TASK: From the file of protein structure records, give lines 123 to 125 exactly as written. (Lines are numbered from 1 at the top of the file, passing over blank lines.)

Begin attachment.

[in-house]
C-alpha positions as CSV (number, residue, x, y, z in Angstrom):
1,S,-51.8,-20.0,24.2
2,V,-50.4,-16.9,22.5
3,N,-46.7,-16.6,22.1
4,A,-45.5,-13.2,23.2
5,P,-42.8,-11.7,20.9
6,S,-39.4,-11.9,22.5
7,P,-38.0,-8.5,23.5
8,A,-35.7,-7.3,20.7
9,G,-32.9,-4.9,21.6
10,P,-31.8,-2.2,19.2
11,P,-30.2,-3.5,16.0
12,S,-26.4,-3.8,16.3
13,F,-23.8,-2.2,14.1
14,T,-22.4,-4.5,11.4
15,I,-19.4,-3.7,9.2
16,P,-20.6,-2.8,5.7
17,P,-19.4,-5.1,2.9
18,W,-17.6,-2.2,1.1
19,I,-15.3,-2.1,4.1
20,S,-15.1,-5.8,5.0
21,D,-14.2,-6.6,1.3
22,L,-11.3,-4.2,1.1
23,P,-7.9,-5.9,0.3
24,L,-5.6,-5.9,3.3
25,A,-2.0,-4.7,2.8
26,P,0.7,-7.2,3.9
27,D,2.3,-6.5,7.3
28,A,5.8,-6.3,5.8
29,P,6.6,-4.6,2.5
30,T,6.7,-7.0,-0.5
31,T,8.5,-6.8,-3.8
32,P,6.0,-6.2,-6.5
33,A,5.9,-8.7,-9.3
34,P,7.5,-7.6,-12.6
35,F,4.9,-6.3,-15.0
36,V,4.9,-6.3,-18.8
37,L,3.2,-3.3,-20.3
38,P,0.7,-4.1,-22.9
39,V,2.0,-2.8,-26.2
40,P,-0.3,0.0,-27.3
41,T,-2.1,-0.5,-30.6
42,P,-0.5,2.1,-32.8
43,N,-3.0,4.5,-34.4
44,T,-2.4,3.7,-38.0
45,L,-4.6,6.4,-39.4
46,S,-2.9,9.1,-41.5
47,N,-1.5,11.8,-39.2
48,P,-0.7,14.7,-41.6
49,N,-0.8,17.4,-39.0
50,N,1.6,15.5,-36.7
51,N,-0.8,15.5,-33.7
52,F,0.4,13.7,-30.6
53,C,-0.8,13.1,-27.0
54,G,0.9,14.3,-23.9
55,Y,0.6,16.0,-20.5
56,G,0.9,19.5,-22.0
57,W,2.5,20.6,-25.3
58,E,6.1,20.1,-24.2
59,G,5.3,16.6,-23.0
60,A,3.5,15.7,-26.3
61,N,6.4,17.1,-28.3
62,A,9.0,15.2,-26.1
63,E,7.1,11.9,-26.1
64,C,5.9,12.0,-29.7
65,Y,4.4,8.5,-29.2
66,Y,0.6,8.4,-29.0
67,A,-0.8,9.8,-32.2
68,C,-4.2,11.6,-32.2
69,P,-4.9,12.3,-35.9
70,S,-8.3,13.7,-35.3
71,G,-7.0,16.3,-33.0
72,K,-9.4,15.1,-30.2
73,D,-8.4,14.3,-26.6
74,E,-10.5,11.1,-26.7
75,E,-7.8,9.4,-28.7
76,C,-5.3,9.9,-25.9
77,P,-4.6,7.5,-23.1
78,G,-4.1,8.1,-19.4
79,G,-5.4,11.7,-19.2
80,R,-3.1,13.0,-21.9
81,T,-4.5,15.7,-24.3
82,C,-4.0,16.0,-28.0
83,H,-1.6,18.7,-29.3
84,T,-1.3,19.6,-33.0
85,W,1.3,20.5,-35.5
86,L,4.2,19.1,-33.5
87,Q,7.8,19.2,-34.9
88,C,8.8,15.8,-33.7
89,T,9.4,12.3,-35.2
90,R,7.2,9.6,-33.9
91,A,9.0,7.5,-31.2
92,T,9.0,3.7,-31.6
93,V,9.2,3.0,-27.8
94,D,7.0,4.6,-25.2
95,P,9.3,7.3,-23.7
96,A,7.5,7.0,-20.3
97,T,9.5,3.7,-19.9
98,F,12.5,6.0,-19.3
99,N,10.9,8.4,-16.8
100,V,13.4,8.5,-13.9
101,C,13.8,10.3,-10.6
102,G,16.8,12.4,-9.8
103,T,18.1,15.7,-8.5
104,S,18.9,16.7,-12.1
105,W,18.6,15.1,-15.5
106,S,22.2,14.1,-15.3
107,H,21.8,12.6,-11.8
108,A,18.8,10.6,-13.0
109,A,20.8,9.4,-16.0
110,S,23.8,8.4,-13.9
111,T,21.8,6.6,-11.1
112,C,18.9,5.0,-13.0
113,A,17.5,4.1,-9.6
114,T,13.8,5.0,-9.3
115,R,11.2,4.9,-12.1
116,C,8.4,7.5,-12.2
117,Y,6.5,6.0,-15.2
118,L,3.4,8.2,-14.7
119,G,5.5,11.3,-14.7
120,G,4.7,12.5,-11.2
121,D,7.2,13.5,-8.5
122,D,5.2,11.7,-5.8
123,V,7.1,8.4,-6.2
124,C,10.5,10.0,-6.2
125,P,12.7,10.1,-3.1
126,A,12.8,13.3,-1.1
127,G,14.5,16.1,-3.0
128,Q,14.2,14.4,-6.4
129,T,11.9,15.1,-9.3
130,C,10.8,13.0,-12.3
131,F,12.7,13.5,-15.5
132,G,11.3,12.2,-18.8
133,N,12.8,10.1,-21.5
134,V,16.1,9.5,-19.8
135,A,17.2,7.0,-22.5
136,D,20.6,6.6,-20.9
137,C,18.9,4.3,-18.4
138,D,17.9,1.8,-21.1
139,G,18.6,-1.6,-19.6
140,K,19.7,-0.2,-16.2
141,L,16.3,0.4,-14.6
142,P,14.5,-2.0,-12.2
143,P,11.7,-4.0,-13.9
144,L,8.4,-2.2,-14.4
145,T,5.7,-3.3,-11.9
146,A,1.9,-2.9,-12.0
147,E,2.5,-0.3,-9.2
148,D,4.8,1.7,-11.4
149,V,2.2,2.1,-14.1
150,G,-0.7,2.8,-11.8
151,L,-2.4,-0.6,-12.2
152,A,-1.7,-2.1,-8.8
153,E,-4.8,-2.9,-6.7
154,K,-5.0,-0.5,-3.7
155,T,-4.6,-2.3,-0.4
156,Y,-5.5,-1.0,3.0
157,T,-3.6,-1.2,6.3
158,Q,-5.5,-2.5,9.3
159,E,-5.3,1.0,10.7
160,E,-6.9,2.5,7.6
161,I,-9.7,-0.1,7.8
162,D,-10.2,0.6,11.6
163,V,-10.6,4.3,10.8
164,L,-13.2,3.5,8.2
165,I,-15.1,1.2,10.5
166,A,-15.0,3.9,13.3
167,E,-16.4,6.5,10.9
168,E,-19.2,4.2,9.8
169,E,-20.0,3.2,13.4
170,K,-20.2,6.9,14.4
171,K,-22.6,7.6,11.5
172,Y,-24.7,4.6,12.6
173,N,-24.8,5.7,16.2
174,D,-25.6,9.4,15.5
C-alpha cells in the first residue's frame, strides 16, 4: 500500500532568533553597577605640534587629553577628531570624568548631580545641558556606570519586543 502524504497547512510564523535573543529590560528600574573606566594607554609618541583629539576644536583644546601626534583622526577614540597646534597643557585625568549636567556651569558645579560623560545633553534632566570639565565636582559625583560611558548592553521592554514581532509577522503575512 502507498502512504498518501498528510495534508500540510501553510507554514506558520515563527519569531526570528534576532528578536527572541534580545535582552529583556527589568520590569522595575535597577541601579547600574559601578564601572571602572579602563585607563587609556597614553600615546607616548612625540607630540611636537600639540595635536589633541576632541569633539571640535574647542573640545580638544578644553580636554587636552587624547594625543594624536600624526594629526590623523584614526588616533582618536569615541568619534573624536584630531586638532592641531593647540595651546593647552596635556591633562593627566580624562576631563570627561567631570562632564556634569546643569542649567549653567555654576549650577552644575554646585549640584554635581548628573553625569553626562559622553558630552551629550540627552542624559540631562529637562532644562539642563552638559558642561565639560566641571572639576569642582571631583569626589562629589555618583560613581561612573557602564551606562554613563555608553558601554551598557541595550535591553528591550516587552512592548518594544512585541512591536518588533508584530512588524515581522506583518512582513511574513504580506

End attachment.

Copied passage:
121,D,7.2,13.5,-8.5
122,D,5.2,11.7,-5.8
123,V,7.1,8.4,-6.2